CONTINUEThis site uses cookies. By continuing to browse this site you are agreeing to our use of cookies. Find out more.
  1. Front Page
  2. News By Topic
  3. UK 'Losing GBP1bn' Because Of APD

UK 'Losing GBP1bn' Because Of APD

by Jason Gorringe, Tax-News.com, London

29 November 2011


The Tourism Alliance has published a research report which warns that the UK economy stands to lose out on GBP1bn (USD1.56bn) in inbound tourism-related economic activity as a result of the government's policy of taxing aviation through its Air Passenger Duty (APD).

The new research finds that APD has already cost the UK economy over 23,000 jobs in the last seven years and if the government sticks to its plans to increase APD yet further, it will cost a further 6,000 jobs and an additional GBP1bn by 2017 (on top of the existing GBP1bn annual loss).

The report aims to quantify the impact of the UK’s passenger taxes, which presently are the highest in the world, and finds that UK air taxes are the equivalent to a 4.4% ‘tourism surcharge’ on visiting the UK by air. This tax burden will result in a 5.7% decrease in the UK’s annual inbound tourism earnings, worth GBP1.15bn in 2011.

If the government pushes ahead with its planned increase in APD charges by twice the current inflation rate next year, the study suggests that the average cost of APD for tourists flying to the UK will rise by GBP3.43 to GBP37.69. This increase alone will reduce the UK’s tourism earnings by a further GBP575m over the next five years and will increase the number of jobs lost as a result of APD to 25,300. This loss of tourism earnings could be increased to GBP1.1bn and equate to 29,200 lost jobs by 2017 if the government maintains its policy of increasing APD in line with inflation over the five years following the 2012 increase.

APD was introduced in 1994 as a ‘green tax’. At present, the levy is charged according to four 'bands', which relate the tax to the distance travelled by the passenger. For a short haul flight, an economy class passenger pays GBP12 (USD18), while for a flight of over 6,001 miles, the same passenger would expect to pay GBP85. A first class passenger on the same flights would pay GBP24 and GBP170 respectively.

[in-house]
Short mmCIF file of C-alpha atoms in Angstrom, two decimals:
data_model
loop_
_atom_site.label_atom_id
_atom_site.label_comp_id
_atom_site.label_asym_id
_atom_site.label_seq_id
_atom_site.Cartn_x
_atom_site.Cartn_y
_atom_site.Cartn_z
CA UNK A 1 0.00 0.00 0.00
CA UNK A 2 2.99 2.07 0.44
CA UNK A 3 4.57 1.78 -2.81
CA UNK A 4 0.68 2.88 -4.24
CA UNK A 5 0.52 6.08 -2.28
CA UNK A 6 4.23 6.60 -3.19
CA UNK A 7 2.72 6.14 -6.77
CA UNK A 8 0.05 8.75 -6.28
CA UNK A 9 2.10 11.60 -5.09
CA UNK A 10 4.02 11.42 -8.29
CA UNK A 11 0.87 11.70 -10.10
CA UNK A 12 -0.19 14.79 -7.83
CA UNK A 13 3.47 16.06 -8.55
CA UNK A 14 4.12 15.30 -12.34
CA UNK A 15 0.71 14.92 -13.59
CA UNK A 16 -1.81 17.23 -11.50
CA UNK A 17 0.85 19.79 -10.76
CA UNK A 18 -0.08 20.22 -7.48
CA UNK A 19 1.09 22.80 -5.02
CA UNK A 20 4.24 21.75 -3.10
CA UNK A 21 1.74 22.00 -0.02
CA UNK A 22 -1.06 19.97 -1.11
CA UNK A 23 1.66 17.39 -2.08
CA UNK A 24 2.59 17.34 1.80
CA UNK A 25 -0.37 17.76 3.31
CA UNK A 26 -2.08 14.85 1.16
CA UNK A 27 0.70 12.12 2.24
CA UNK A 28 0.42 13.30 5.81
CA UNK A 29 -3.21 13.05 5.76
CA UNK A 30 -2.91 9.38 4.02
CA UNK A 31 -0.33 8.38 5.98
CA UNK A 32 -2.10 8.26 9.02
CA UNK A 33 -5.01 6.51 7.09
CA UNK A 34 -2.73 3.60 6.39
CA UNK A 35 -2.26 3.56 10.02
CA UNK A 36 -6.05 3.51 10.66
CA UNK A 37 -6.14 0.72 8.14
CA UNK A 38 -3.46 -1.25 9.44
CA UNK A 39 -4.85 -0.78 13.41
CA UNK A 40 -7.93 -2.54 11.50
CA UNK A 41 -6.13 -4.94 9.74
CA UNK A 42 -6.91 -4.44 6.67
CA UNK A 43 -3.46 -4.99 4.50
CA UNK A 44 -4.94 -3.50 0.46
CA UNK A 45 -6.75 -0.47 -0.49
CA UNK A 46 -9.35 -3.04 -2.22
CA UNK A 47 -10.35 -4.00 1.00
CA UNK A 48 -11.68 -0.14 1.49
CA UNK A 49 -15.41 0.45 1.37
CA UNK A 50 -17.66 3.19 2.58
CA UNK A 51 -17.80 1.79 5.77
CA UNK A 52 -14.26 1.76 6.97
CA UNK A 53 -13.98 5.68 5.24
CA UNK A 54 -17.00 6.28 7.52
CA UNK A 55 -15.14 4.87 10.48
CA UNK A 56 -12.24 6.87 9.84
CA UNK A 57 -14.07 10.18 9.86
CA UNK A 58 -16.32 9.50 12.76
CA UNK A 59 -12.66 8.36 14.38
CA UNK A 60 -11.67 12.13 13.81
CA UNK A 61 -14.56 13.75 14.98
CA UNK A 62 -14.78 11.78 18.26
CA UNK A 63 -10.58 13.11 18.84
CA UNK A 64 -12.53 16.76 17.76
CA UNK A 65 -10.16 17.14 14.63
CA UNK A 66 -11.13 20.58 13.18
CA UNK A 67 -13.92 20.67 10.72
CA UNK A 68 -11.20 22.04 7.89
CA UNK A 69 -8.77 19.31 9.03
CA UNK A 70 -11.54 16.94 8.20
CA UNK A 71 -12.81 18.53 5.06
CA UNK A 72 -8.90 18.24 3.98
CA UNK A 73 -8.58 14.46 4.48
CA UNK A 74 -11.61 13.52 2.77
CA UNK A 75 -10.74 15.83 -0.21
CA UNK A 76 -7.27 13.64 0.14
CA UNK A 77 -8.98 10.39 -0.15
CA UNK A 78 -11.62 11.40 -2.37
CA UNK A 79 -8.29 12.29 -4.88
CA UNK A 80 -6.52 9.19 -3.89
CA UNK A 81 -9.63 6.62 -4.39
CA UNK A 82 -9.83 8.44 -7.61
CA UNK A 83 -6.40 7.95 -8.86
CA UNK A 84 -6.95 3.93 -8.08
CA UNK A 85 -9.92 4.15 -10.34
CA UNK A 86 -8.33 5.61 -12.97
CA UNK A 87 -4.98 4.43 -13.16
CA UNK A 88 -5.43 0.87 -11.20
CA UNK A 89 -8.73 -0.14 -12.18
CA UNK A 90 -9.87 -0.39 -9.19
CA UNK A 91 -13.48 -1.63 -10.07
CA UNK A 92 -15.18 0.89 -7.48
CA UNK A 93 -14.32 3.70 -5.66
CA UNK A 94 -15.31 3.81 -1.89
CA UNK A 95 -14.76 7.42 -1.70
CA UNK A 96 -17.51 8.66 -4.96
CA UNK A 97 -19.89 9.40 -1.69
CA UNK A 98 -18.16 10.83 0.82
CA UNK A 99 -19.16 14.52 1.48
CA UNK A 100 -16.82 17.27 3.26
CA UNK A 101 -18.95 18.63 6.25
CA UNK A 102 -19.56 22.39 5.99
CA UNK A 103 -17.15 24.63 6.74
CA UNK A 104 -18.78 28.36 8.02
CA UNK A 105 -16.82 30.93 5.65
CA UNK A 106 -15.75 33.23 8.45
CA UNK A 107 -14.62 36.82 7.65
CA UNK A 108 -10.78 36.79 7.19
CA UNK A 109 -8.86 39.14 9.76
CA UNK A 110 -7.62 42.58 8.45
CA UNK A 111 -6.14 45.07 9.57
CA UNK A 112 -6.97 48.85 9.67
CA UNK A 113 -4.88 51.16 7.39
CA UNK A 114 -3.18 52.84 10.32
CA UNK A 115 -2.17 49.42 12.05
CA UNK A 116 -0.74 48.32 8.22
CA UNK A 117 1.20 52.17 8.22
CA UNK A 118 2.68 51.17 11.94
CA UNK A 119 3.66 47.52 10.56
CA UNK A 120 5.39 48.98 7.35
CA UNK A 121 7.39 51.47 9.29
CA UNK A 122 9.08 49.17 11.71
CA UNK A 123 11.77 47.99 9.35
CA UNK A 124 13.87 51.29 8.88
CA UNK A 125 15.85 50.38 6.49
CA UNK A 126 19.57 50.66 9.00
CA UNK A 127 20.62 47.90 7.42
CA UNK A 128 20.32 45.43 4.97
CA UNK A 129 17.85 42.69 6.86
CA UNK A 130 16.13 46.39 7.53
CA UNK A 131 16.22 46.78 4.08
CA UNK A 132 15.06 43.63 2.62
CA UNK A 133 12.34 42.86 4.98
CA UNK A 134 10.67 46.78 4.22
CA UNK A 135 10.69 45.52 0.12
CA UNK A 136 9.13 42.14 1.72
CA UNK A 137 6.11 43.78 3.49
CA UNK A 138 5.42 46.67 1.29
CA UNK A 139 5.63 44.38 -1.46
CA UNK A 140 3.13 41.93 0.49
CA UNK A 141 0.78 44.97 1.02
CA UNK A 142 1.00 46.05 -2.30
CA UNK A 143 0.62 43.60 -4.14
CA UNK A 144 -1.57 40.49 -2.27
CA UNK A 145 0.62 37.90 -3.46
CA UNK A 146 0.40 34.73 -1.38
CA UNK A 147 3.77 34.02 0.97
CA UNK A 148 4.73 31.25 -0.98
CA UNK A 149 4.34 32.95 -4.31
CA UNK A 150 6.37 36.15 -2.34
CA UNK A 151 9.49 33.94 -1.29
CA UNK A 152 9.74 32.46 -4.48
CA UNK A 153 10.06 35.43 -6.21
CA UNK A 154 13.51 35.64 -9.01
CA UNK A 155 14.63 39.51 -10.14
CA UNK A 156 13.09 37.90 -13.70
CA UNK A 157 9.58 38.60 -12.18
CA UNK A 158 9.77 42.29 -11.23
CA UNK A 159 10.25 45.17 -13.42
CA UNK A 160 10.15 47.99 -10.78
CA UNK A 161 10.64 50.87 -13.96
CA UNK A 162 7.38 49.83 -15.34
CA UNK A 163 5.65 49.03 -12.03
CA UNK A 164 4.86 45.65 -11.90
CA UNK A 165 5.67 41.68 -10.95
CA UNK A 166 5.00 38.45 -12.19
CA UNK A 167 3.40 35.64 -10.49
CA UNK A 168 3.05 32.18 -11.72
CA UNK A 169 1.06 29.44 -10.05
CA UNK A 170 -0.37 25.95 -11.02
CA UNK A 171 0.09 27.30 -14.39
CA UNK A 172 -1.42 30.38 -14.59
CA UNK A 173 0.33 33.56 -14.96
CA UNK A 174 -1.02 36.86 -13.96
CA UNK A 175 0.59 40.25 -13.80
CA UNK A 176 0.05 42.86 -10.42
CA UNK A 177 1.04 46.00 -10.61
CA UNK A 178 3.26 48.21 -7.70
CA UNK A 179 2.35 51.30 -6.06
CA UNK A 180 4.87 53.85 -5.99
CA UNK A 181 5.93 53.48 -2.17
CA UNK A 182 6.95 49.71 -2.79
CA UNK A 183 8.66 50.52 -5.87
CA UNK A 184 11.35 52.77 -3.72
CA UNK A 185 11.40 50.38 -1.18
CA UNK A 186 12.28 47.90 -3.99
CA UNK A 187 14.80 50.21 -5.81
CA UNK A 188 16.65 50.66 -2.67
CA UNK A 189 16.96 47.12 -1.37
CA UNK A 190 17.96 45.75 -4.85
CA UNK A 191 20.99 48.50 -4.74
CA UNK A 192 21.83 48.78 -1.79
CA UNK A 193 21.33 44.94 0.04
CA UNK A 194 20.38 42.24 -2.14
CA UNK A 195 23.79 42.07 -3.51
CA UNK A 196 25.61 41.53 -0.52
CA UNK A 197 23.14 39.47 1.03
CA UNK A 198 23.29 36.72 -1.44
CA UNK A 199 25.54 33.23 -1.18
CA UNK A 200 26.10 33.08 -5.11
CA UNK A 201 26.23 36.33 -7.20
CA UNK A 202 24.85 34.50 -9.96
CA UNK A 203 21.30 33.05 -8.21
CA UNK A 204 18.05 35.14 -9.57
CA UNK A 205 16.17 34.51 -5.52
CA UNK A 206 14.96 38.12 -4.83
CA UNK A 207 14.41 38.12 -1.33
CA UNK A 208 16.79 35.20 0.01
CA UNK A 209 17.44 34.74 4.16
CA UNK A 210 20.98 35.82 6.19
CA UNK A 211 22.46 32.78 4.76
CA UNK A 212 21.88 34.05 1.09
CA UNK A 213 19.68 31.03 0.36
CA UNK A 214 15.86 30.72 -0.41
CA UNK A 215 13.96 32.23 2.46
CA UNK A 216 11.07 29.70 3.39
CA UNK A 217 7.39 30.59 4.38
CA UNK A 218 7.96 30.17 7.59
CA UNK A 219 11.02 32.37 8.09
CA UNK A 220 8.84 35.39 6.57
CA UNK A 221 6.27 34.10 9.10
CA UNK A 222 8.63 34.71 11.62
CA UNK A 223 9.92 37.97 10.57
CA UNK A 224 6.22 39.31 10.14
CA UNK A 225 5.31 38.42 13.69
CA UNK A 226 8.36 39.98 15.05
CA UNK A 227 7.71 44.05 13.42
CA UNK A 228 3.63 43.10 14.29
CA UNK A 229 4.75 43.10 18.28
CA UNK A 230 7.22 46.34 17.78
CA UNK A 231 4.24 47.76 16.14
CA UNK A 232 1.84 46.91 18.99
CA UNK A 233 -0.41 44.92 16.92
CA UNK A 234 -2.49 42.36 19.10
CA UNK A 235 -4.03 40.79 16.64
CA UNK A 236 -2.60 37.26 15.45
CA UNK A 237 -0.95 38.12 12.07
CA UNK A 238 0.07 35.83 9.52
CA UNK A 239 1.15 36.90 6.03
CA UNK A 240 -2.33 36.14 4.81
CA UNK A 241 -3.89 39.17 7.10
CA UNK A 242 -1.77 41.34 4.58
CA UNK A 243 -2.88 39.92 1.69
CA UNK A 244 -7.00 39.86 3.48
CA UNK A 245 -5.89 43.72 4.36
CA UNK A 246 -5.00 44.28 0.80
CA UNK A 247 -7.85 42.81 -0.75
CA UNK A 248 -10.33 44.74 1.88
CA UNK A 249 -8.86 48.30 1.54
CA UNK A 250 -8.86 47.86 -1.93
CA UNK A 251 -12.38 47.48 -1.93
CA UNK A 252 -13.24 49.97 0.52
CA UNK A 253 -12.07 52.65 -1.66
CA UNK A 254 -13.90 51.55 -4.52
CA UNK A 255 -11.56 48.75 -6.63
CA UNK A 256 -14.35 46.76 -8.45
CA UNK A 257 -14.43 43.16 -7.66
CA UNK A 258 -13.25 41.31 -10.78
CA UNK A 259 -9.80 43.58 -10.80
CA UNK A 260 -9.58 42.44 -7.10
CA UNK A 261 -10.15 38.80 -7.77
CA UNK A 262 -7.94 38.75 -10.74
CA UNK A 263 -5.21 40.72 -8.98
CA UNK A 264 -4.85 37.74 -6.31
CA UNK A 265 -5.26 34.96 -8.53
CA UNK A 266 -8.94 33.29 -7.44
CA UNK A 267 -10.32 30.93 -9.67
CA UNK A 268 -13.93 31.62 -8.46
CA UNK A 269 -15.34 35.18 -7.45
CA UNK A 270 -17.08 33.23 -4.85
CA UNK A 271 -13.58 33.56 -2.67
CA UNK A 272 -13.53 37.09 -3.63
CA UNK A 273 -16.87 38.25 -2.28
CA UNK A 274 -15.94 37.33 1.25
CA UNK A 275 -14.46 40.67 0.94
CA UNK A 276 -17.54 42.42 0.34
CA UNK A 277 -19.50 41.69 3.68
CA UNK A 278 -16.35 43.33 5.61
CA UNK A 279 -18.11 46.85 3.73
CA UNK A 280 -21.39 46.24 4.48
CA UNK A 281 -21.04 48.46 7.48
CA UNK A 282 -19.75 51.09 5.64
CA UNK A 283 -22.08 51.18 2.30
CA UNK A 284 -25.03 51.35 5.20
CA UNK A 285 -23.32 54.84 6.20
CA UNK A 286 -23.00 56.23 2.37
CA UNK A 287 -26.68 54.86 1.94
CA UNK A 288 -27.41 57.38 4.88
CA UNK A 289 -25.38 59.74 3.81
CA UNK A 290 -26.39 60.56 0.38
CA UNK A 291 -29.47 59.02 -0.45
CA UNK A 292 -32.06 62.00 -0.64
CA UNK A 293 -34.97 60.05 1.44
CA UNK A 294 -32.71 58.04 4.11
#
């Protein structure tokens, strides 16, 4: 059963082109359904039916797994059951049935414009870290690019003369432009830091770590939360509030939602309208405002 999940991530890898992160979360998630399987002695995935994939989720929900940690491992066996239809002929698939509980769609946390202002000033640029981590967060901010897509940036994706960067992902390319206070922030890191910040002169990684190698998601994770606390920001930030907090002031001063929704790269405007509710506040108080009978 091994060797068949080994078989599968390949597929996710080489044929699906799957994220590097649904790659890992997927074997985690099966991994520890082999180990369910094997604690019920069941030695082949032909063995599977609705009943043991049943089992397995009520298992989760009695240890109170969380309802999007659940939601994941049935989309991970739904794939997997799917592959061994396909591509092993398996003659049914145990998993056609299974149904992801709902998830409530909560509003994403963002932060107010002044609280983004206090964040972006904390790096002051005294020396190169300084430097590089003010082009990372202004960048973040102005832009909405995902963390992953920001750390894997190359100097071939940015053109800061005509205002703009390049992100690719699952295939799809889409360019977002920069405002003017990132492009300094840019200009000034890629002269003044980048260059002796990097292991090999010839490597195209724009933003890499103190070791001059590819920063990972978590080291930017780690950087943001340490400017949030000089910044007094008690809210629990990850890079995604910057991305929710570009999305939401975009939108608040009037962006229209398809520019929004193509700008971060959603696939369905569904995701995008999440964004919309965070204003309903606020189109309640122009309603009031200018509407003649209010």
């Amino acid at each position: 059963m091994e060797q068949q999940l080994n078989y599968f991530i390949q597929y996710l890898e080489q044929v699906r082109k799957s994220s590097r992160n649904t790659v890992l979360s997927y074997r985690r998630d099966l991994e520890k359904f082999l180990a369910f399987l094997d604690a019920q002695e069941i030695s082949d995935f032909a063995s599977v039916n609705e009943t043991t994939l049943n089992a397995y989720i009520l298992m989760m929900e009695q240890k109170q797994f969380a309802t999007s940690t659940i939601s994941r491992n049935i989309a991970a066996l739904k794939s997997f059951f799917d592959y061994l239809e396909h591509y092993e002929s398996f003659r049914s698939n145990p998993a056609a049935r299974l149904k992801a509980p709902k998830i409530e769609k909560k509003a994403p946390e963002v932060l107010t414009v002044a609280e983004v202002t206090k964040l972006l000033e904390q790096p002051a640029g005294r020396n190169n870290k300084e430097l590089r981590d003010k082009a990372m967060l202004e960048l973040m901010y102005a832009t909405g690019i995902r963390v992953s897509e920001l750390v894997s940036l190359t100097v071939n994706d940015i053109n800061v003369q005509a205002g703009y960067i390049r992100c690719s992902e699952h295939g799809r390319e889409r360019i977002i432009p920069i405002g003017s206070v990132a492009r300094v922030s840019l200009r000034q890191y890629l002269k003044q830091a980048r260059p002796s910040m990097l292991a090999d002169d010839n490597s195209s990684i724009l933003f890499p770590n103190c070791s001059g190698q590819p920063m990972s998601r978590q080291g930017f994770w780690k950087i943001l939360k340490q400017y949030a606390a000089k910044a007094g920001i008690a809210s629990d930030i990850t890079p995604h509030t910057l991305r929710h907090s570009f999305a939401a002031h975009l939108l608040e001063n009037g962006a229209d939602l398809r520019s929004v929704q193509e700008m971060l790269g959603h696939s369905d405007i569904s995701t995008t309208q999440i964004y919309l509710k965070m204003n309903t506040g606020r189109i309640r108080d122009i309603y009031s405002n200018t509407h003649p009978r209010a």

Brigid Simmonds OBE, Chair of the Tourism Alliance said: “Government policy is putting off tourists from coming the UK. At a time when we need to encourage and nurture economic growth the government insists on disincentivising inbound tourism.”

She added: "Our research demonstrates incontrovertibly that because the UK levies the world’s highest aviation passenger duty it is costing British jobs and is a barrier to economic growth. What’s more the planned rises to APD – including a double-inflation rise in 2012 – mean that the government is very likely to miss its own targets to increase inbound tourism over the next four years.”

TAGS: tax | business | aviation | United Kingdom | travel and tourism | inflation

To see today's news, click here.

 















Tax-News Reviews

Cyprus Review

A review and forecast of Cyprus's international business, legal and investment climate.

Visit Cyprus Review »

Malta Review

A review and forecast of Malta's international business, legal and investment climate.

Visit Malta Review »

Jersey Review

A review and forecast of Jersey's international business, legal and investment climate.

Visit Jersey Review »

Budget Review

A review of the latest budget news and government financial statements from around the world.

Visit Budget Review »



Stay Updated

Please enter your email address to join the Tax-News.com mailing list. View previous newsletters.

By subscribing to our newsletter service, you agree to our Terms and Conditions and Privacy Policy.


To manage your mailing list preferences, please click here »